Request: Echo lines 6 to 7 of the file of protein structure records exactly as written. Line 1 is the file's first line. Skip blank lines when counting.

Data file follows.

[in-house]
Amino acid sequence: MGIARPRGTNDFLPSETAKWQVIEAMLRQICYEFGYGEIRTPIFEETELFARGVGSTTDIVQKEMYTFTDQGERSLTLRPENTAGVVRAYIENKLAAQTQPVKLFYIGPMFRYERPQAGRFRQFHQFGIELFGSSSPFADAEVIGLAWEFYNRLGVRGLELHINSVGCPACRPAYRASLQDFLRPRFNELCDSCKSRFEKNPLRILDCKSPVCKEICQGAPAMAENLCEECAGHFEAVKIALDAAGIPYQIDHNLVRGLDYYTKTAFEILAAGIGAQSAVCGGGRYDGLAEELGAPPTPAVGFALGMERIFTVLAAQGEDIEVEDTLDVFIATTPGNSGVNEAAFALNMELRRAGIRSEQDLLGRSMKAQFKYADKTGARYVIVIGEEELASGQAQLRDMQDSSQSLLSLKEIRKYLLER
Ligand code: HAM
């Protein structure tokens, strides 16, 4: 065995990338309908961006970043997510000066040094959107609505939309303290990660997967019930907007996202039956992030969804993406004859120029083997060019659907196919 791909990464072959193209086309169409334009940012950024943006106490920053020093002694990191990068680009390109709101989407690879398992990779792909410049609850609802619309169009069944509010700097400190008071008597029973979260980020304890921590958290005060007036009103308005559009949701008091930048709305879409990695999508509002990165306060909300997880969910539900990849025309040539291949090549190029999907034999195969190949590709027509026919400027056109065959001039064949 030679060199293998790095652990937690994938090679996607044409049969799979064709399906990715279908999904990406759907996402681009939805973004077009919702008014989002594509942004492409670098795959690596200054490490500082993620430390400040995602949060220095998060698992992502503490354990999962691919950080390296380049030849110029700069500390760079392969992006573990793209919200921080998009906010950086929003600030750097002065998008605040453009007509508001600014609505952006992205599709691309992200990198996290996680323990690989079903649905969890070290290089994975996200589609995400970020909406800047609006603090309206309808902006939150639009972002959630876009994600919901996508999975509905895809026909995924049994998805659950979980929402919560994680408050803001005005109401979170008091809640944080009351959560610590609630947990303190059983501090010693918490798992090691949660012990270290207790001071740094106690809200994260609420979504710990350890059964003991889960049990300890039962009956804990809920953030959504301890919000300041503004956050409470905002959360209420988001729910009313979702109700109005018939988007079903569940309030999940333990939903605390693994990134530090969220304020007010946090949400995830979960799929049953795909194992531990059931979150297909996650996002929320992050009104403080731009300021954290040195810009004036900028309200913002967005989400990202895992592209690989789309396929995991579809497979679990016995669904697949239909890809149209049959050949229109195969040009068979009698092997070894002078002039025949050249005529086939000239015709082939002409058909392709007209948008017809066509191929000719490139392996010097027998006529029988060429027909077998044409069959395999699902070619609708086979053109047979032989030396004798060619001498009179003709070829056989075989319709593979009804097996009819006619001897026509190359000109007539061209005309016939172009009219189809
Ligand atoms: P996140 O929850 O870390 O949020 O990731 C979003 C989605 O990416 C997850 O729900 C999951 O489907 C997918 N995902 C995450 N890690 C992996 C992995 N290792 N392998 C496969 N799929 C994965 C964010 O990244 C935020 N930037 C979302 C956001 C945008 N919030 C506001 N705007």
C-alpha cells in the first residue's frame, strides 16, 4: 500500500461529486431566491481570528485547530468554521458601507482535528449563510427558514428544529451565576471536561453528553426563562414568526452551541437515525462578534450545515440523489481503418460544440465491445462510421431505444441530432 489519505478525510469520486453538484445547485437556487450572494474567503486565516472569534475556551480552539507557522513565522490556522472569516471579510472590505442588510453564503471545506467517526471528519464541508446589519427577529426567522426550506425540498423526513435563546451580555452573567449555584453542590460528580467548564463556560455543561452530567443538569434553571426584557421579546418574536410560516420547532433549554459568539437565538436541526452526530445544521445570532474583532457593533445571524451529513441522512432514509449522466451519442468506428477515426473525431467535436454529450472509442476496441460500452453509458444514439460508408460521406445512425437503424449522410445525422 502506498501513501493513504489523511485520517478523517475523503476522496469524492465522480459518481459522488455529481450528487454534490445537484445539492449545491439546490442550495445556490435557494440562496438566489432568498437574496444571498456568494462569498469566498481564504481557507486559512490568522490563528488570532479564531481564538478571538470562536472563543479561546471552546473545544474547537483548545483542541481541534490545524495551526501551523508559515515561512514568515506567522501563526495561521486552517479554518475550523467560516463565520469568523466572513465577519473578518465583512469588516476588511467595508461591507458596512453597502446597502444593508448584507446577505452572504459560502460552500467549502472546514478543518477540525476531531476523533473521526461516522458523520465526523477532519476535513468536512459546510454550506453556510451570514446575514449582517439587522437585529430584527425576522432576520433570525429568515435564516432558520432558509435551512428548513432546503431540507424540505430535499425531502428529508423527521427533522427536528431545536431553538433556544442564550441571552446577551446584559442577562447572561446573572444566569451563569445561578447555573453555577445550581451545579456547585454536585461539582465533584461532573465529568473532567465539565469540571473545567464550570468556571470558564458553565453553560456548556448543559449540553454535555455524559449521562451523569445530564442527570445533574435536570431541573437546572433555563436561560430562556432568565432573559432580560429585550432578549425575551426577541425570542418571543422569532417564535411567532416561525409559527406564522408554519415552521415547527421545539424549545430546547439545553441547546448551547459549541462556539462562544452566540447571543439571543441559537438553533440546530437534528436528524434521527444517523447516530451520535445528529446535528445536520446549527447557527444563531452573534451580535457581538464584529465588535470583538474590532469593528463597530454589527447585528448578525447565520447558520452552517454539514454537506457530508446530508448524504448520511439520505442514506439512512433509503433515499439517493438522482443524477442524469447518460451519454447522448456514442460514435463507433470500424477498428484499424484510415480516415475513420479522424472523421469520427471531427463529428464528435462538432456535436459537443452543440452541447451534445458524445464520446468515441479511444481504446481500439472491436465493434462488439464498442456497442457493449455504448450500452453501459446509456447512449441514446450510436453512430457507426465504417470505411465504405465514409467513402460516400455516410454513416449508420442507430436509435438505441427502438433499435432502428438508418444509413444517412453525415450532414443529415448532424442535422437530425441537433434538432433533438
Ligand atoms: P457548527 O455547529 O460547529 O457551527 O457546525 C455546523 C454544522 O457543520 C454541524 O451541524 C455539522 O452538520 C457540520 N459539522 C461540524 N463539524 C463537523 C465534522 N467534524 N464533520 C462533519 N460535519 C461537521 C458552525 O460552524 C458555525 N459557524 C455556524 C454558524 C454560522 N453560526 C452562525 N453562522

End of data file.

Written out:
C-alpha cells in the first residue's frame, strides 16, 4: 500500500461529486431566491481570528485547530468554521458601507482535528449563510427558514428544529451565576471536561453528553426563562414568526452551541437515525462578534450545515440523489481503418460544440465491445462510421431505444441530432 489519505478525510469520486453538484445547485437556487450572494474567503486565516472569534475556551480552539507557522513565522490556522472569516471579510472590505442588510453564503471545506467517526471528519464541508446589519427577529426567522426550506425540498423526513435563546451580555452573567449555584453542590460528580467548564463556560455543561452530567443538569434553571426584557421579546418574536410560516420547532433549554459568539437565538436541526452526530445544521445570532474583532457593533445571524451529513441522512432514509449522466451519442468506428477515426473525431467535436454529450472509442476496441460500452453509458444514439460508408460521406445512425437503424449522410445525422 502506498501513501493513504489523511485520517478523517475523503476522496469524492465522480459518481459522488455529481450528487454534490445537484445539492449545491439546490442550495445556490435557494440562496438566489432568498437574496444571498456568494462569498469566498481564504481557507486559512490568522490563528488570532479564531481564538478571538470562536472563543479561546471552546473545544474547537483548545483542541481541534490545524495551526501551523508559515515561512514568515506567522501563526495561521486552517479554518475550523467560516463565520469568523466572513465577519473578518465583512469588516476588511467595508461591507458596512453597502446597502444593508448584507446577505452572504459560502460552500467549502472546514478543518477540525476531531476523533473521526461516522458523520465526523477532519476535513468536512459546510454550506453556510451570514446575514449582517439587522437585529430584527425576522432576520433570525429568515435564516432558520432558509435551512428548513432546503431540507424540505430535499425531502428529508423527521427533522427536528431545536431553538433556544442564550441571552446577551446584559442577562447572561446573572444566569451563569445561578447555573453555577445550581451545579456547585454536585461539582465533584461532573465529568473532567465539565469540571473545567464550570468556571470558564458553565453553560456548556448543559449540553454535555455524559449521562451523569445530564442527570445533574435536570431541573437546572433555563436561560430562556432568565432573559432580560429585550432578549425575551426577541425570542418571543422569532417564535411567532416561525409559527406564522408554519415552521415547527421545539424549545430546547439545553441547546448551547459549541462556539462562544452566540447571543439571543441559537438553533440546530437534528436528524434521527444517523447516530451520535445528529446535528445536520446549527447557527444563531452573534451580535457581538464584529465588535470583538474590532469593528463597530454589527447585528448578525447565520447558520452552517454539514454537506457530508446530508448524504448520511439520505442514506439512512433509503433515499439517493438522482443524477442524469447518460451519454447522448456514442460514435463507433470500424477498428484499424484510415480516415475513420479522424472523421469520427471531427463529428464528435462538432456535436459537443452543440452541447451534445458524445464520446468515441479511444481504446481500439472491436465493434462488439464498442456497442457493449455504448450500452453501459446509456447512449441514446450510436453512430457507426465504417470505411465504405465514409467513402460516400455516410454513416449508420442507430436509435438505441427502438433499435432502428438508418444509413444517412453525415450532414443529415448532424442535422437530425441537433434538432433533438
Ligand atoms: P457548527 O455547529 O460547529 O457551527 O457546525 C455546523 C454544522 O457543520 C454541524 O451541524 C455539522 O452538520 C457540520 N459539522 C461540524 N463539524 C463537523 C465534522 N467534524 N464533520 C462533519 N460535519 C461537521 C458552525 O460552524 C458555525 N459557524 C455556524 C454558524 C454560522 N453560526 C452562525 N453562522